When a DUI accident results in a fatality, the driver is typically charged with either vehicular manslaughter while intoxicated or gross vehicular manslaughter while intoxicated. Both charges are different from a murder charge in that the driver did not intend to kill another person. However, in the case of gross vehicular manslaughter, while driving under the influence, the driver also acted in a way that demonstrated gross negligence. This could mean that the driver was speeding or driving in an otherwise negligent manner. In order to convict a person of gross vehicular manslaughter, the prosecutor must prove that a driver was drunk, broke a law that could cause death, did so with a reckless disregard for safety, and the negligent act was directly responsible for someone’s death.
The Coronado Patch reports on the conviction of a Navy man who was charged with vehicular manslaughter.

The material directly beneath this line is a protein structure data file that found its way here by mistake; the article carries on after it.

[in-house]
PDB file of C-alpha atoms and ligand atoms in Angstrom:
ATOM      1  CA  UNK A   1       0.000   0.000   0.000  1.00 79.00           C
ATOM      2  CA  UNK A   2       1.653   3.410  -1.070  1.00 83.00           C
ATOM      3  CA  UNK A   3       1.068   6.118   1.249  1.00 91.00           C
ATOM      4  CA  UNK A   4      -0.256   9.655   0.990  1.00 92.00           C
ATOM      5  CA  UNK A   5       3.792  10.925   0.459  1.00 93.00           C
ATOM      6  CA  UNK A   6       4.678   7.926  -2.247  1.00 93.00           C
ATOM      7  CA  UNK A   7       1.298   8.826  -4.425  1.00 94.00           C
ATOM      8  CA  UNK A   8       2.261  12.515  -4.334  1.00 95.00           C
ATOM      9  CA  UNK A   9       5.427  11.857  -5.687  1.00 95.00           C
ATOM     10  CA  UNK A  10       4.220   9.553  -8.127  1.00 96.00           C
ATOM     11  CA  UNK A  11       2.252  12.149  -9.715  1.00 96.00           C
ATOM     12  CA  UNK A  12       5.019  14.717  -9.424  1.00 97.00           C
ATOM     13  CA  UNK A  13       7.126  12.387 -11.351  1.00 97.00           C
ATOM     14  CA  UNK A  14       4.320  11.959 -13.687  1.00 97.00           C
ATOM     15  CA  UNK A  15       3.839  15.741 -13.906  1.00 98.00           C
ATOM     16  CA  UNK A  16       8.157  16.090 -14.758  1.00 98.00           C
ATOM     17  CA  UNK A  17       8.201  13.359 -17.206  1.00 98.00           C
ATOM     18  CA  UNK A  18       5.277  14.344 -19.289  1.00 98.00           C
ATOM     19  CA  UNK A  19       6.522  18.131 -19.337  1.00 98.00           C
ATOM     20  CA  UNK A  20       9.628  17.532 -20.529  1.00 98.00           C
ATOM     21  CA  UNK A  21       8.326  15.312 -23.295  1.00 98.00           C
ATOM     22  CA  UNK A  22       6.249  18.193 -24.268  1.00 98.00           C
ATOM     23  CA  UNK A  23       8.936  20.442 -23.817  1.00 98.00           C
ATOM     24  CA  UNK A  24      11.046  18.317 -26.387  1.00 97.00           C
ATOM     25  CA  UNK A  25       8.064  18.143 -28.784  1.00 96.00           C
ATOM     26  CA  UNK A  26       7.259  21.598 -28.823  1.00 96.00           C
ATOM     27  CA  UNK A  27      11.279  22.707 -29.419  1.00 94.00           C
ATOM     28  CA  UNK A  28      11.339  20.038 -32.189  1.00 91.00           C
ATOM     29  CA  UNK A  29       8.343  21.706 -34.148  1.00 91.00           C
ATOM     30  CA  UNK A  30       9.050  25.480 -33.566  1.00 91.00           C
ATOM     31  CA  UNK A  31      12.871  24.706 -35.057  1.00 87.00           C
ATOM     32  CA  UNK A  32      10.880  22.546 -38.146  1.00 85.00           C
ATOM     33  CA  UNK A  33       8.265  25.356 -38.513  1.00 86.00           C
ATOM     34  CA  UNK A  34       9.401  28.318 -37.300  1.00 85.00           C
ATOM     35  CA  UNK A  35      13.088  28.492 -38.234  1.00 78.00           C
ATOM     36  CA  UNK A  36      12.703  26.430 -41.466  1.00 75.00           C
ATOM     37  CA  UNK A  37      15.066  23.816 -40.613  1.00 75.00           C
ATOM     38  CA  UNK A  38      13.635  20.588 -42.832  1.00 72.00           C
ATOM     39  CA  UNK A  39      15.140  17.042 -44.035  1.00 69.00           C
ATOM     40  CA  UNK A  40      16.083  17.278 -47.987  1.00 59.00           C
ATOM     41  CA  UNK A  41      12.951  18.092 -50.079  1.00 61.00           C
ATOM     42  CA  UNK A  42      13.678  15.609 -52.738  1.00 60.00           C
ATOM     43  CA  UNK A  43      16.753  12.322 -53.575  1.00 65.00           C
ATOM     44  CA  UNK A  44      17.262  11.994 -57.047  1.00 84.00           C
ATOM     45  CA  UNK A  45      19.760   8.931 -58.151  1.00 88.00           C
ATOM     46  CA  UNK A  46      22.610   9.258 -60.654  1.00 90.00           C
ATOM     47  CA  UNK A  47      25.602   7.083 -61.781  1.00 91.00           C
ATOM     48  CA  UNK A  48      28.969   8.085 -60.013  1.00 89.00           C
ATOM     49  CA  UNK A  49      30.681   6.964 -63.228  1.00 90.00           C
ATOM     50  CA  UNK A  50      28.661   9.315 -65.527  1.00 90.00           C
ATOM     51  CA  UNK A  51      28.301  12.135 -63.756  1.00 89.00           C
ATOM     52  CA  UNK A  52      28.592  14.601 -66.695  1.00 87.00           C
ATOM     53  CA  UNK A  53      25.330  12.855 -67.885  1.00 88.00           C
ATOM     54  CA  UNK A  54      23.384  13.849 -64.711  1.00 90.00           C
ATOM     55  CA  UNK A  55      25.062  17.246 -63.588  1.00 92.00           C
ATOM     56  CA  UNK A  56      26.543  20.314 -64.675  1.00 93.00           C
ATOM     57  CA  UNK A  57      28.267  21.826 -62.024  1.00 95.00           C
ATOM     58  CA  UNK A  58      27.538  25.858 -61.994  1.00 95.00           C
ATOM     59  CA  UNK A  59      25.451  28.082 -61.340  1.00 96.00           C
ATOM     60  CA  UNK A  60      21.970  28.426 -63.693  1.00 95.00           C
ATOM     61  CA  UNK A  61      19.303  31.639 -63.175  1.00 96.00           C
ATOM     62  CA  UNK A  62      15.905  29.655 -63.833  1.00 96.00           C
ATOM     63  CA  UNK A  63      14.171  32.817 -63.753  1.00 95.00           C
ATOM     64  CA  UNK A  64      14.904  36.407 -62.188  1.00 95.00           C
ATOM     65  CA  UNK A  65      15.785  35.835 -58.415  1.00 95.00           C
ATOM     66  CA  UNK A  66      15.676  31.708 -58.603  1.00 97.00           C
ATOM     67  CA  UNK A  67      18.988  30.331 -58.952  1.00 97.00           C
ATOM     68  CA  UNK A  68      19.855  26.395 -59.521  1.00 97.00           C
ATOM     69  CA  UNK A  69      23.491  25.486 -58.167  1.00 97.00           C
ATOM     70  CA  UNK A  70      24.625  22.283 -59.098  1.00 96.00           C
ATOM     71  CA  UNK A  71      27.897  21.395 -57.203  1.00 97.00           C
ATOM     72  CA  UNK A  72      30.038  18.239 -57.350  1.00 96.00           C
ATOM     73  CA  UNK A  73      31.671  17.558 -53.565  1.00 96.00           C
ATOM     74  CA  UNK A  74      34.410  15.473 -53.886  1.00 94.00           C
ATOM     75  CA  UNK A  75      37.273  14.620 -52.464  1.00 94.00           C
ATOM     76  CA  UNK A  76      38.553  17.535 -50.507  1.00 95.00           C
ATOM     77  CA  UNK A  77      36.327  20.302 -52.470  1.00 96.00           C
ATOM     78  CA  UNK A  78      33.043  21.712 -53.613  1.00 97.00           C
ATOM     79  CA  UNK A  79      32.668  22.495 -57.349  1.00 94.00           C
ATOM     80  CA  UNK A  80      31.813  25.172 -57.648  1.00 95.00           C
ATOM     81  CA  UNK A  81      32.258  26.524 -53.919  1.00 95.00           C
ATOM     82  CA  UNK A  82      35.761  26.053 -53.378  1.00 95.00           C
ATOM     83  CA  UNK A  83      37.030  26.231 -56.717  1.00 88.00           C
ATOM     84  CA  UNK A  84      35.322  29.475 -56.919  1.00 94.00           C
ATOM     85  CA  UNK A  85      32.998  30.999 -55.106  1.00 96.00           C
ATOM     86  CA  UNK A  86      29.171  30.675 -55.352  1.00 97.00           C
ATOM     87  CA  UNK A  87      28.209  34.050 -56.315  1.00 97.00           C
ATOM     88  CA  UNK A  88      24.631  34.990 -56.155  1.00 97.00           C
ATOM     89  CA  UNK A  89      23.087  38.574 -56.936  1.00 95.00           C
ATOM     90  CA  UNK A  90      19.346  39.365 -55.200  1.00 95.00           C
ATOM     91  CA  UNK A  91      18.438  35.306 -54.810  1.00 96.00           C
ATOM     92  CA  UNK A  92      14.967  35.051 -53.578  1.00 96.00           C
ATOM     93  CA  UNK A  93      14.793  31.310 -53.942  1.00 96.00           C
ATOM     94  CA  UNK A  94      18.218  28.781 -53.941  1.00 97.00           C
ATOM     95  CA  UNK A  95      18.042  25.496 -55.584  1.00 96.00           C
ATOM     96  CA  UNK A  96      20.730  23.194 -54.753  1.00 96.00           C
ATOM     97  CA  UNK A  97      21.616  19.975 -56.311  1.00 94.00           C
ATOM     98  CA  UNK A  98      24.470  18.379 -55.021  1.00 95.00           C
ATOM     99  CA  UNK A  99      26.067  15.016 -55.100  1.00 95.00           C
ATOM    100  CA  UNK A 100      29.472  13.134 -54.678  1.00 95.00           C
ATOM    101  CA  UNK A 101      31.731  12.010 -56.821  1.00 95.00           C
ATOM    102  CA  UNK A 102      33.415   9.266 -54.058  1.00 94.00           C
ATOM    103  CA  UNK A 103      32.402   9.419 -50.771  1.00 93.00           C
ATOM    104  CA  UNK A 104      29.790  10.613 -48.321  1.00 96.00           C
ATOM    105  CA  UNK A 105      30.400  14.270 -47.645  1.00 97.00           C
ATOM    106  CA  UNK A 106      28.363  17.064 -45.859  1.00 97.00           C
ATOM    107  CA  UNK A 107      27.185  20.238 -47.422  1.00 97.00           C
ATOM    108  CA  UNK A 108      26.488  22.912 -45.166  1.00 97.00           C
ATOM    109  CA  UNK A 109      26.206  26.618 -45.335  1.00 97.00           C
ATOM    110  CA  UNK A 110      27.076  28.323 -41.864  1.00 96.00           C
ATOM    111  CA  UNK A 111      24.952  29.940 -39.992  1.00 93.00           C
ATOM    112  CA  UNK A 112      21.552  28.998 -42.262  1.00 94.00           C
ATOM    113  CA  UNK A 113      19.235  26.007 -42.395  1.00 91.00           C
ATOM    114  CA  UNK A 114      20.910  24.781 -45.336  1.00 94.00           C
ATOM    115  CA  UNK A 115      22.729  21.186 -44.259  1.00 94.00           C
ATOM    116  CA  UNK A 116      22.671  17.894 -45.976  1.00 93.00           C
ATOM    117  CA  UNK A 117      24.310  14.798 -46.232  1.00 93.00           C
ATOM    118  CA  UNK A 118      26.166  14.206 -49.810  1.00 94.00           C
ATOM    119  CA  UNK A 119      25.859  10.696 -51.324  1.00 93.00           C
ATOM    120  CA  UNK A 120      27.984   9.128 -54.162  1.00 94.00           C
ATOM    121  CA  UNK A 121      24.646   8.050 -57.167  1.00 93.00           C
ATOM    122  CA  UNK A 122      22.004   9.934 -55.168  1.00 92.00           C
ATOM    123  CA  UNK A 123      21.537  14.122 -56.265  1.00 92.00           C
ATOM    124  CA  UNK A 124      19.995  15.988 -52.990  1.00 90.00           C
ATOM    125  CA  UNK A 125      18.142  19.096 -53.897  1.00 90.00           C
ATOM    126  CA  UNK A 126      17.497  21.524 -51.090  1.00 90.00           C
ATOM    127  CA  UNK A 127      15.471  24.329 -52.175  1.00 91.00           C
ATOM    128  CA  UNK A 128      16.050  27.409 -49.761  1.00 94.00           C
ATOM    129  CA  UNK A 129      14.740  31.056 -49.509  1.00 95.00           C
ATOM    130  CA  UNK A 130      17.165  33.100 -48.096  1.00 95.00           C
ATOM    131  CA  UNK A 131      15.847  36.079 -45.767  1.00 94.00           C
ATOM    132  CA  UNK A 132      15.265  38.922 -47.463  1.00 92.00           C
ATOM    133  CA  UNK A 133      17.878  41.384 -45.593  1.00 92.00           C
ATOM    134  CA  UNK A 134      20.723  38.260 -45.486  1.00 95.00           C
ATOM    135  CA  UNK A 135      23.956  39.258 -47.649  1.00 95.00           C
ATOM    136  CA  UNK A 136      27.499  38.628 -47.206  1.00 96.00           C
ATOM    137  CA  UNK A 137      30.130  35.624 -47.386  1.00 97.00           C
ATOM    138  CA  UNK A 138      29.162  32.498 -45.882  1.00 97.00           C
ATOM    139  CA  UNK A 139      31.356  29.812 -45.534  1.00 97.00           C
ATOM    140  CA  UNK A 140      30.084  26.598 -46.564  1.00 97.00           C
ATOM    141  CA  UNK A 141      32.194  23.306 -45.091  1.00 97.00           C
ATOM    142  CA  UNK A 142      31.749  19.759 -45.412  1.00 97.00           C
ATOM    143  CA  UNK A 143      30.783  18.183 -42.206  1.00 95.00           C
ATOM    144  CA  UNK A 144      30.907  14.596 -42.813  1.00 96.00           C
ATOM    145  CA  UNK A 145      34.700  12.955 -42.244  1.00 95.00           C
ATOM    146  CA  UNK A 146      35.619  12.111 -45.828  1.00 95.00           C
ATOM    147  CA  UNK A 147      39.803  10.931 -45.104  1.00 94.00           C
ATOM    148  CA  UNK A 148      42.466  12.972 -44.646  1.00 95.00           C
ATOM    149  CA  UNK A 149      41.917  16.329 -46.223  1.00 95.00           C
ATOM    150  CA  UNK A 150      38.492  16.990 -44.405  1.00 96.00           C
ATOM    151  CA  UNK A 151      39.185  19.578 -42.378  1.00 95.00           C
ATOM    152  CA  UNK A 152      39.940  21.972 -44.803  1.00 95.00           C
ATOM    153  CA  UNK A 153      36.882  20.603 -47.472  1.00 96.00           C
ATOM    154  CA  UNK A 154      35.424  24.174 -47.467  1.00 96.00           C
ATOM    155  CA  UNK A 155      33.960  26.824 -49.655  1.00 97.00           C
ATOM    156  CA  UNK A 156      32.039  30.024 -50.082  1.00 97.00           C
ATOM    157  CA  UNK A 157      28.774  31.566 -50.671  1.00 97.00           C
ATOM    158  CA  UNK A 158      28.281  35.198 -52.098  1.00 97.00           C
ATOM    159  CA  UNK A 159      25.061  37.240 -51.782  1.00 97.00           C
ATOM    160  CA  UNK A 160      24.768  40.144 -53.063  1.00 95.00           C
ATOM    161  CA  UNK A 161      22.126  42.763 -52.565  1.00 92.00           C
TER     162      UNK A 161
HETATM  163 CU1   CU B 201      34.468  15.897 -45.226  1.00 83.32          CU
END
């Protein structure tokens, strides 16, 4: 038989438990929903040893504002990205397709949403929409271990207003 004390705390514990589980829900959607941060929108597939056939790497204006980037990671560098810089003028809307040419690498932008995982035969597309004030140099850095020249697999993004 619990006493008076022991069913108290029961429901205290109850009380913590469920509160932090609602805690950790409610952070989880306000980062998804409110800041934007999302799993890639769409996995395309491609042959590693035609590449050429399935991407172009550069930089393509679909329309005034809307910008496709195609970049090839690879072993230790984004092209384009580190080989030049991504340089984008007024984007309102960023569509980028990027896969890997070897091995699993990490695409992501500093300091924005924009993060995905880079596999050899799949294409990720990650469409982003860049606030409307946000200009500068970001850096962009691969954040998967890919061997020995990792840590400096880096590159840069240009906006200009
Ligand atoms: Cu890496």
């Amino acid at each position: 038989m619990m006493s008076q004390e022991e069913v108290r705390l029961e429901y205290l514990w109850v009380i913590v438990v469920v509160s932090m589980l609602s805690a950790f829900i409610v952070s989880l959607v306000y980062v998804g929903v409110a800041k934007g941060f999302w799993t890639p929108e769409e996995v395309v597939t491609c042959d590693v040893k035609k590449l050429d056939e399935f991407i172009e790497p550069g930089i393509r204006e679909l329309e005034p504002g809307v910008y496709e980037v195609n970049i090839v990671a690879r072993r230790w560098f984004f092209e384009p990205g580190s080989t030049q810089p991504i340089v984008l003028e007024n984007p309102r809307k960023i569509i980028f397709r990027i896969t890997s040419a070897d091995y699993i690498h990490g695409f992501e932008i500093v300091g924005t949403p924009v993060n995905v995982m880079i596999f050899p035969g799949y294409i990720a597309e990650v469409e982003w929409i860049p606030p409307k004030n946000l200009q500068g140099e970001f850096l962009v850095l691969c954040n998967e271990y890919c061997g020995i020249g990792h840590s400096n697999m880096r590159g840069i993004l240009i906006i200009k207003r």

Last Wednesday, a jury convicted 27-year-old Richard Sepolio of four charges of vehicular manslaughter causing injury as well as DUI causing injury.
The charges stem from an October 15, 2016 accident in which Sepolio drove off of a bridge and plummeted into a park where a festival was taking place. According to the prosecution, Sepolio was driving recklessly and arguing with his girlfriend on his cell phone.
Sepolio denied being on the phone with his girlfriend but did admit to drinking a bottle of alcoholic cider and a glass of wine at lunch before driving.
The jury convicted Sepolio of four gross vehicular manslaughter while intoxicated charges, seven counts of reckless driving, and one count of driving over the legal limit causing injury.
Sentencing is scheduled for April 2. Sepolio faces up to 18 years in prison.